The truth about superfoods
What makes a food “super”? Some say it’s the high volume of vitamins, minerals, fiber and health-protecting antioxidants a particular fruit, veggie, grain or fish contains. Others say the phrase is meaningless, nothing more than marketing hype largely unsupported by credible research.
The European Union, which takes a stronger stand on many health-related issues than the U.S. government does, banned the use of the term in 2007 unless the claim could be backed by specific scientific research.
Does that mean the usual superfood suspects, such as kale and other leafy greens, broccoli, cauliflower and other cruciferous veggies, blueberries, pomegranates, dark chocolate, walnuts, wild salmon and other fatty fish, are worthless? Not at all. These foods are indeed rich in nutrients and worth eating as part of a healthy diet. But they are not magic bullets, guaranteed to cure what ails you.
Kale is a good example. Home cooks who hadn’t heard of it 20 years ago are now folding it into everything from smoothies to pesto to cake. Bon Appetit magazine hailed 2012 as the year of kale, and Oct. 2, 2013, marked the first celebration of National Kale Day. Last year kale appeared on restaurant menus 400 times more frequently than it did in 2008.
WebMD confirms that kale is indeed rich in nutrients. One cup, the site says, contains nearly 3 grams of protein; 2.5 grams of fiber; vitamins A, C and K; folate, an omega-3 fatty acid; lutein; and zeaxanthin, phosphorus, potassium, calcium and zinc. The most popular member of the cabbage family is certainly worth eating, but claims that it will boost your immune system, stave off aging and fight cancer are likely more than a bit overblown.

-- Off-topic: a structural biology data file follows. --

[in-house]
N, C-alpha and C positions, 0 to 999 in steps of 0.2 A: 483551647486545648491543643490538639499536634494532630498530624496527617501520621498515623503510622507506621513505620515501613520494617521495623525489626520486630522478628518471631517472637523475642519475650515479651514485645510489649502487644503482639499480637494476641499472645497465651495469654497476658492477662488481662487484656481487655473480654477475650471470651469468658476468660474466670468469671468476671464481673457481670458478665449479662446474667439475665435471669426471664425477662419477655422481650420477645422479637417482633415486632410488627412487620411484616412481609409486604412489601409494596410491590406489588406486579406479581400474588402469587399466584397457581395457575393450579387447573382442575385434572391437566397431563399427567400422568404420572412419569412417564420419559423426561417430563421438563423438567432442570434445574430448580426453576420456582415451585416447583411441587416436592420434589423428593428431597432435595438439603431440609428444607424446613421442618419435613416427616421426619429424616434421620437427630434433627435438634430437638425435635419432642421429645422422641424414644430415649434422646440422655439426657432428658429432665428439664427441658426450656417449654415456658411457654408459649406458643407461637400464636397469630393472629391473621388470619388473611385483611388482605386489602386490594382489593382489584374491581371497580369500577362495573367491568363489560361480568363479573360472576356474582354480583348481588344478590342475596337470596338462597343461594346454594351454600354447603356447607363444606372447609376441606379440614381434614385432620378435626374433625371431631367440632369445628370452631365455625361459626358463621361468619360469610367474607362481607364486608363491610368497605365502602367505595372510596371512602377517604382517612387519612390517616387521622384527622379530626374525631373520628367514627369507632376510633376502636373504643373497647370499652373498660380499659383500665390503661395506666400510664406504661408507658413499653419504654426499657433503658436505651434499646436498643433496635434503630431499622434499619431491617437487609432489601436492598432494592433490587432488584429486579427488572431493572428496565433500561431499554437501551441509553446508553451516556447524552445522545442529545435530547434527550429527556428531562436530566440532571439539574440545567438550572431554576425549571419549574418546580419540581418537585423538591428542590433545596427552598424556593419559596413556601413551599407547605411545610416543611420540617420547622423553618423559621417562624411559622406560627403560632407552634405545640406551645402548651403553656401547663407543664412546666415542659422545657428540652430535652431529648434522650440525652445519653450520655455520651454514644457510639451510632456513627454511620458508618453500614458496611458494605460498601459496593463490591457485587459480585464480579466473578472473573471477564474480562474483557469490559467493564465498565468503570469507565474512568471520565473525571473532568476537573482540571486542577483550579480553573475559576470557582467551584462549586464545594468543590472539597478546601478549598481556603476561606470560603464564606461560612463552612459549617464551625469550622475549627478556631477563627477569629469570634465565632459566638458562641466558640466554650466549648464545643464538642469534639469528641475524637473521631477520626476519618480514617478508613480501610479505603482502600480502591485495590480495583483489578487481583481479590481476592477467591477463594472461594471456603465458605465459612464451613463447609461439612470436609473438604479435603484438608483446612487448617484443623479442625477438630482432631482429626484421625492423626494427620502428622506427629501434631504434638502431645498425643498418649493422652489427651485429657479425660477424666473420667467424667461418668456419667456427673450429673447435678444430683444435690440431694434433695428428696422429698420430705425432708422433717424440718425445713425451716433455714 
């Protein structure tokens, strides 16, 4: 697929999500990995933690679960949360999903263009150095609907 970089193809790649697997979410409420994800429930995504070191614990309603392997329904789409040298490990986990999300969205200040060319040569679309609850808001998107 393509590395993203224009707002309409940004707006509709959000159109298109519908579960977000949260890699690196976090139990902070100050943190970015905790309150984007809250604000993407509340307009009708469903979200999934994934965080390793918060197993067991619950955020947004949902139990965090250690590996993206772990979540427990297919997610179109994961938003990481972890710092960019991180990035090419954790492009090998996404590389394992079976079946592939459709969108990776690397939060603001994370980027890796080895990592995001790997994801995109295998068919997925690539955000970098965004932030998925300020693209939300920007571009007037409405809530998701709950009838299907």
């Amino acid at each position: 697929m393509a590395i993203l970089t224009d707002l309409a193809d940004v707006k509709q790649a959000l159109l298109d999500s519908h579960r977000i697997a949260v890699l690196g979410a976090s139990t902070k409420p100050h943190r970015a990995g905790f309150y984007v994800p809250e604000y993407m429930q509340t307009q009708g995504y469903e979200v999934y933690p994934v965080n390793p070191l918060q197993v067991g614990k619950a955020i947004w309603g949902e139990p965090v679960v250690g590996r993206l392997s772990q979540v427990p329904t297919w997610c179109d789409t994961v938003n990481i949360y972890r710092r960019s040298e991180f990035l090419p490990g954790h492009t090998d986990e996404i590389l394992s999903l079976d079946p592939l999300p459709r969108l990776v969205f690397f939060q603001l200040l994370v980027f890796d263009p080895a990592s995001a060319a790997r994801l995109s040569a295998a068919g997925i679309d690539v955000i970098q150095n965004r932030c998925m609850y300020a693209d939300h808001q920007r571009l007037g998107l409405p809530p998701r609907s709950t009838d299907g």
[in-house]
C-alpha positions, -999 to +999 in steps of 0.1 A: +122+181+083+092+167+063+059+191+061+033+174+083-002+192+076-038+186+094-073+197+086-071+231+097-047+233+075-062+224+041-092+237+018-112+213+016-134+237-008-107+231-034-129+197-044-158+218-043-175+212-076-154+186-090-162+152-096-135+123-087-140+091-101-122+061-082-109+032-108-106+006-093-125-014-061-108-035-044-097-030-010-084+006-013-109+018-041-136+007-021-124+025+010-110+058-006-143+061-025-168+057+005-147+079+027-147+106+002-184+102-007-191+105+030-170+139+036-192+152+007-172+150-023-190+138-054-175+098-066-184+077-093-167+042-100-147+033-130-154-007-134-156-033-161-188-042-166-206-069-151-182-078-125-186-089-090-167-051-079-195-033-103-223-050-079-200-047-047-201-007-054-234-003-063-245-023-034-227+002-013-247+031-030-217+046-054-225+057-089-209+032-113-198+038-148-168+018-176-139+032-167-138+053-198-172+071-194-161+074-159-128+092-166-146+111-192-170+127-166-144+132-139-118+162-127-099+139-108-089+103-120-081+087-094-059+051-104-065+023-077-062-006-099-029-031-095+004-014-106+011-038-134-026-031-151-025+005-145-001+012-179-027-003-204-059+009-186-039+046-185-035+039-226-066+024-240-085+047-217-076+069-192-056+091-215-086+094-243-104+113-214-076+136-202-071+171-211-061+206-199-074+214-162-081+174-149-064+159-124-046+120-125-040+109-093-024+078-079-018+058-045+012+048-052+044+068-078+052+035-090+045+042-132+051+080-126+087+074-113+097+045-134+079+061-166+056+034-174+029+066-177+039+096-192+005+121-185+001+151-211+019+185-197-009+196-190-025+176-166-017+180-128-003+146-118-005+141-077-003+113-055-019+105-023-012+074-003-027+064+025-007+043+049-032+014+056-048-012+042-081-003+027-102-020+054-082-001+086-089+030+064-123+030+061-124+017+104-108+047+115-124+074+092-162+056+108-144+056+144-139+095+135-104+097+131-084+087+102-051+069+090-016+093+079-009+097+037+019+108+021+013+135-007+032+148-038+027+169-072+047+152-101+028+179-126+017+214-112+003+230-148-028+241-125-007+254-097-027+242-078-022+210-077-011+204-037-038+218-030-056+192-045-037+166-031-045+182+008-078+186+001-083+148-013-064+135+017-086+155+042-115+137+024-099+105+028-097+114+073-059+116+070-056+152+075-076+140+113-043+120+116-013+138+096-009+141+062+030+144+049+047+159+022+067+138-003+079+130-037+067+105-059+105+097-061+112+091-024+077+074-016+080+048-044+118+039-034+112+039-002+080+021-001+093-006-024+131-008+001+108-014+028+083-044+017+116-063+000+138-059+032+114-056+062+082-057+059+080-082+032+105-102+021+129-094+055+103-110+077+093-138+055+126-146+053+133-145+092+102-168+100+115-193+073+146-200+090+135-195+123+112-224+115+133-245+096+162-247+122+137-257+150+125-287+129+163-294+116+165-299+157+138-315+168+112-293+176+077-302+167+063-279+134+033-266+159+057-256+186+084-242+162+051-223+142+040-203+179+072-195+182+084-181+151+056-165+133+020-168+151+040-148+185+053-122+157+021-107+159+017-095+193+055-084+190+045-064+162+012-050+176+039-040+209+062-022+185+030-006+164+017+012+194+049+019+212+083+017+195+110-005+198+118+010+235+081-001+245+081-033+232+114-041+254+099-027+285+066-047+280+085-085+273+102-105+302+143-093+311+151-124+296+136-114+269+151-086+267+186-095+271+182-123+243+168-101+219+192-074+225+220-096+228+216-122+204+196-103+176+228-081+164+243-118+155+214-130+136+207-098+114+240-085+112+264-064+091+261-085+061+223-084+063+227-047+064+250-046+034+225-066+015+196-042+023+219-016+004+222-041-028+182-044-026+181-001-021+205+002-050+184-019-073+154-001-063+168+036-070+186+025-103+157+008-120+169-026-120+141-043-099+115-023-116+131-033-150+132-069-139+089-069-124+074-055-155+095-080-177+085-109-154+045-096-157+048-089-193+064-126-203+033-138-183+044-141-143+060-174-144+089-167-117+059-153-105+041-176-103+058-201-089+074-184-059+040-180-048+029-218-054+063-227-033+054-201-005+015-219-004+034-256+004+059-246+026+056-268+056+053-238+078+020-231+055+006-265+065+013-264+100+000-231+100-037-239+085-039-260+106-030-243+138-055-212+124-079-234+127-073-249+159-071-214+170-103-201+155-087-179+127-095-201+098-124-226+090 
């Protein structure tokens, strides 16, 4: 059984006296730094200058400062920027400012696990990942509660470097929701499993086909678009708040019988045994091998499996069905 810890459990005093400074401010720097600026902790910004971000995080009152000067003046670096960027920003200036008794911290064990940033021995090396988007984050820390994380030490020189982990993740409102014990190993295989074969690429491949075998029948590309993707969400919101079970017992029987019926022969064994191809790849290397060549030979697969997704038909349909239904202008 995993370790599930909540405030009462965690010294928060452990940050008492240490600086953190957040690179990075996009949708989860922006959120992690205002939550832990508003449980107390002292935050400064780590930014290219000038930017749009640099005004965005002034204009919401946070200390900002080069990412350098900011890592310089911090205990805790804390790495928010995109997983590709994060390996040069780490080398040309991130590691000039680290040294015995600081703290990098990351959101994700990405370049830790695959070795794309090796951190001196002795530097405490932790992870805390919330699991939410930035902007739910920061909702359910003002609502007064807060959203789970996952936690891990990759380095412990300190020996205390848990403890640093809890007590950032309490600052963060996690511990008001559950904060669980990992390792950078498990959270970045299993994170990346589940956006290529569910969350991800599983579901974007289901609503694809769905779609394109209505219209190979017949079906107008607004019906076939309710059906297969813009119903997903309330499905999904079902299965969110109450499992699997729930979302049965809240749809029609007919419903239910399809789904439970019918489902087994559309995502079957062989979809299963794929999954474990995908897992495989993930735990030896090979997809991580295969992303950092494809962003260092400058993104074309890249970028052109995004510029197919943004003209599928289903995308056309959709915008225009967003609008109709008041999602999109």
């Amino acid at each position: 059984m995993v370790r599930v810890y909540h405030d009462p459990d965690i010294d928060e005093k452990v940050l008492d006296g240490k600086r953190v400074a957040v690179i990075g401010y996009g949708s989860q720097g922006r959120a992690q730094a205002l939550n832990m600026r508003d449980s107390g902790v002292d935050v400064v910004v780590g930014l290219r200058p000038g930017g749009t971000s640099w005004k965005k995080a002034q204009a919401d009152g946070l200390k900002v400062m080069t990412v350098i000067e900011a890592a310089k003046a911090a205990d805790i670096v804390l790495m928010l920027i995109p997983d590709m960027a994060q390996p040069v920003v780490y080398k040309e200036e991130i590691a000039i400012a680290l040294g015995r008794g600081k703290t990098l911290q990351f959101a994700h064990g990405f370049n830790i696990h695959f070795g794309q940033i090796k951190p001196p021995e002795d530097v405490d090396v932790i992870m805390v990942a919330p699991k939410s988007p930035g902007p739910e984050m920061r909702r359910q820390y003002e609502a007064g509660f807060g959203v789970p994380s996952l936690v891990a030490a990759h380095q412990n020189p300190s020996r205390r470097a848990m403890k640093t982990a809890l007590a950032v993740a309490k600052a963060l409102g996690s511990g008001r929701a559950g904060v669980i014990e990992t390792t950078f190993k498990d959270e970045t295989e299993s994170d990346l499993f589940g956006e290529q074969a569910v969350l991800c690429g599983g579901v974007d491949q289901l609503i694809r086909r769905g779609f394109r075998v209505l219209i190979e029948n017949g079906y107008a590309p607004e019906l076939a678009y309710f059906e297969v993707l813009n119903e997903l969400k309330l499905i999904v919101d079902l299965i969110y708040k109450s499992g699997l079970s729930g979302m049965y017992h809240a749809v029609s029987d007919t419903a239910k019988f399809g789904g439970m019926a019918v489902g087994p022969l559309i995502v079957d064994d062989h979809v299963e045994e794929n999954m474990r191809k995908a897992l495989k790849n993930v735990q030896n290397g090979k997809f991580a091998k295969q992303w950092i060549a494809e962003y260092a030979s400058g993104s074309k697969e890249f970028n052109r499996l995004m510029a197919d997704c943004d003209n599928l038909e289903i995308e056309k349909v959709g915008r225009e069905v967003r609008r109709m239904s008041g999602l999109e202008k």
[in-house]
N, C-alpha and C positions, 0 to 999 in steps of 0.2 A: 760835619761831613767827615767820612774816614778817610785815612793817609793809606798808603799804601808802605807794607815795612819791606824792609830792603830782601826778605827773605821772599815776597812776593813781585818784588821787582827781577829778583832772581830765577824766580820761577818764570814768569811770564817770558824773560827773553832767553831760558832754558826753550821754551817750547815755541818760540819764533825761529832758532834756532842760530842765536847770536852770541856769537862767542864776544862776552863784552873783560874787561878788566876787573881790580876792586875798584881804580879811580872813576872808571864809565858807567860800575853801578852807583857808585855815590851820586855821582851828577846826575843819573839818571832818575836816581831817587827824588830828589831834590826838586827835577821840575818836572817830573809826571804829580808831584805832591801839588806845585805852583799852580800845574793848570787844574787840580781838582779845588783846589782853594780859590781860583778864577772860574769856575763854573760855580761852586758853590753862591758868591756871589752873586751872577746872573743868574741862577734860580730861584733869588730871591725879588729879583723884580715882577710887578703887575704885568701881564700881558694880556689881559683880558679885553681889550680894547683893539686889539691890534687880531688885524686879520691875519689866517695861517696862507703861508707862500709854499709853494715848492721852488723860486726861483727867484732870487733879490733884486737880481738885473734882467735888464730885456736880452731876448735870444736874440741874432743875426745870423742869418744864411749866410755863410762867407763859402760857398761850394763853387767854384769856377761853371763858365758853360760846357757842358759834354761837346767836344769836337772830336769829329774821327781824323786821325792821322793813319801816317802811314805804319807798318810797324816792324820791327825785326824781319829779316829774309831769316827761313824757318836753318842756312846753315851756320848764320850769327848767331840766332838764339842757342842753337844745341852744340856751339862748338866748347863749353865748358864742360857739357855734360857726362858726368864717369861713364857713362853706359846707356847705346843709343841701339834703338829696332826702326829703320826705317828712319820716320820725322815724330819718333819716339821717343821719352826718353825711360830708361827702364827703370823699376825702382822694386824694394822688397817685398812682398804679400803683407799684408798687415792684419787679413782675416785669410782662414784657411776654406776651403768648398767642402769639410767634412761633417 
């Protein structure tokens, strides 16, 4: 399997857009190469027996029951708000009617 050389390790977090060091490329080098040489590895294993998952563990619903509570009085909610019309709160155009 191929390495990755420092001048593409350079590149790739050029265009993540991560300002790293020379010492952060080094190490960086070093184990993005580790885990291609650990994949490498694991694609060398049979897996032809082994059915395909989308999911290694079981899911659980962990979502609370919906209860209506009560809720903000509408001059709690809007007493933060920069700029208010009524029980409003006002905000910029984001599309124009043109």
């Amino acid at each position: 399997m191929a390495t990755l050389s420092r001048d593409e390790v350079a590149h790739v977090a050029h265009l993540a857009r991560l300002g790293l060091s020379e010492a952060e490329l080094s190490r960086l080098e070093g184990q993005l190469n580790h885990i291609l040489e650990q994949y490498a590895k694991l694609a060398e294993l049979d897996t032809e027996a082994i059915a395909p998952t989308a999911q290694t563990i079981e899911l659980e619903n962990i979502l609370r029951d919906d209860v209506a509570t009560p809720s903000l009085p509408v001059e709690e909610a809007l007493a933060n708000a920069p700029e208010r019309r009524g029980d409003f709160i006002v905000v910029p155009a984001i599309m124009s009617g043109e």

Still, the search continues for a magic formula to zap illness and slow aging, with more and more foods popping up on the superfood lists. Chia seeds (last seen growing “hair” on pottery pets) are having their day, as are goji and açaí berries and quinoa. Coconut water is still popular despite a 2011 class-action lawsuit that forced VitaCoco, the drink’s largest distributor, to rewrite its health claims. Proving that everything old is new again, bone broths and fermented foods such as sauerkraut, kombucha and kimchi are among the traditional foods re-emerging on the superfood stage.
In a sense, all unprocessed foods, especially fruits and veggies, could be considered superfoods, and eating more of them, but not too much of any one, supports health, if only because they keep you from filling up on french fries, doughnuts, potato chips, diet or regular soda and processed meats.
Research has shown that the ideal diet is one that is largely plant based with a wide variety of fruits, vegetables, whole grains and healthful animal products. Superfoods can be a good entry into healthy eating, and understanding their nutritional value is enlightening, but the sound research to back up the marketing is just not there.